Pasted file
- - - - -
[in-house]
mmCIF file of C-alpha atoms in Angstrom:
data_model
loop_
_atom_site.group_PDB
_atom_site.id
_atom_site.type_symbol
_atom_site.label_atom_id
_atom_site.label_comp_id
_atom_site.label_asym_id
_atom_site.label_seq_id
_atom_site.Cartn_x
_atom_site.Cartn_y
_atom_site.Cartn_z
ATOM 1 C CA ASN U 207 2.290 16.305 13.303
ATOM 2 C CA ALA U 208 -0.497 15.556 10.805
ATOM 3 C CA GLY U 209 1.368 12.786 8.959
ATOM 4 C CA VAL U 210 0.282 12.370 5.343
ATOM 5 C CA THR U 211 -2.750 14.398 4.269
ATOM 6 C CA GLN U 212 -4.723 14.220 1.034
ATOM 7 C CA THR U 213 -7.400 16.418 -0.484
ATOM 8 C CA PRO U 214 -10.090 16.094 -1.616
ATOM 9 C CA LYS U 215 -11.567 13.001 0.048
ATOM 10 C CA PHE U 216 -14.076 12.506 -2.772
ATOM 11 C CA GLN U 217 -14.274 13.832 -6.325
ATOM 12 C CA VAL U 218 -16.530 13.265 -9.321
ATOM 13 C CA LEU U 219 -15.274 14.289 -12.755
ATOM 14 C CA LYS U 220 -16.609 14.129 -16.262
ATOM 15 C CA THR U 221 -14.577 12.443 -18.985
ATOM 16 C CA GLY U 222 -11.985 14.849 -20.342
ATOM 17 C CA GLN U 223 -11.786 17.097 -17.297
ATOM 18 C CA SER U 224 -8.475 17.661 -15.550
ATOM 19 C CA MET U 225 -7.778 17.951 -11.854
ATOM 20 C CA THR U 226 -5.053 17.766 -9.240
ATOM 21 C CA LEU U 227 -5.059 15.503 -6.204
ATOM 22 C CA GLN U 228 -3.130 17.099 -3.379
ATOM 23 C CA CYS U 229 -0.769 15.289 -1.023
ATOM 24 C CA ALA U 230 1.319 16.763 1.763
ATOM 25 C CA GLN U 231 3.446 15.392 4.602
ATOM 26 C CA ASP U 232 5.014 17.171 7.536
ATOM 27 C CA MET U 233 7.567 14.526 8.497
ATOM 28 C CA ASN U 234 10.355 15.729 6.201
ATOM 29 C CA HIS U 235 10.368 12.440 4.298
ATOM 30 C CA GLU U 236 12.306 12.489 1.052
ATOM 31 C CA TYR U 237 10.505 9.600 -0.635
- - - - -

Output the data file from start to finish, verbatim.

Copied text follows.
[in-house]
mmCIF file of C-alpha atoms in Angstrom:
data_model
loop_
_atom_site.group_PDB
_atom_site.id
_atom_site.type_symbol
_atom_site.label_atom_id
_atom_site.label_comp_id
_atom_site.label_asym_id
_atom_site.label_seq_id
_atom_site.Cartn_x
_atom_site.Cartn_y
_atom_site.Cartn_z
ATOM 1 C CA ASN U 207 2.290 16.305 13.303
ATOM 2 C CA ALA U 208 -0.497 15.556 10.805
ATOM 3 C CA GLY U 209 1.368 12.786 8.959
ATOM 4 C CA VAL U 210 0.282 12.370 5.343
ATOM 5 C CA THR U 211 -2.750 14.398 4.269
ATOM 6 C CA GLN U 212 -4.723 14.220 1.034
ATOM 7 C CA THR U 213 -7.400 16.418 -0.484
ATOM 8 C CA PRO U 214 -10.090 16.094 -1.616
ATOM 9 C CA LYS U 215 -11.567 13.001 0.048
ATOM 10 C CA PHE U 216 -14.076 12.506 -2.772
ATOM 11 C CA GLN U 217 -14.274 13.832 -6.325
ATOM 12 C CA VAL U 218 -16.530 13.265 -9.321
ATOM 13 C CA LEU U 219 -15.274 14.289 -12.755
ATOM 14 C CA LYS U 220 -16.609 14.129 -16.262
ATOM 15 C CA THR U 221 -14.577 12.443 -18.985
ATOM 16 C CA GLY U 222 -11.985 14.849 -20.342
ATOM 17 C CA GLN U 223 -11.786 17.097 -17.297
ATOM 18 C CA SER U 224 -8.475 17.661 -15.550
ATOM 19 C CA MET U 225 -7.778 17.951 -11.854
ATOM 20 C CA THR U 226 -5.053 17.766 -9.240
ATOM 21 C CA LEU U 227 -5.059 15.503 -6.204
ATOM 22 C CA GLN U 228 -3.130 17.099 -3.379
ATOM 23 C CA CYS U 229 -0.769 15.289 -1.023
ATOM 24 C CA ALA U 230 1.319 16.763 1.763
ATOM 25 C CA GLN U 231 3.446 15.392 4.602
ATOM 26 C CA ASP U 232 5.014 17.171 7.536
ATOM 27 C CA MET U 233 7.567 14.526 8.497
ATOM 28 C CA ASN U 234 10.355 15.729 6.201
ATOM 29 C CA HIS U 235 10.368 12.440 4.298
ATOM 30 C CA GLU U 236 12.306 12.489 1.052
ATOM 31 C CA TYR U 237 10.505 9.600 -0.635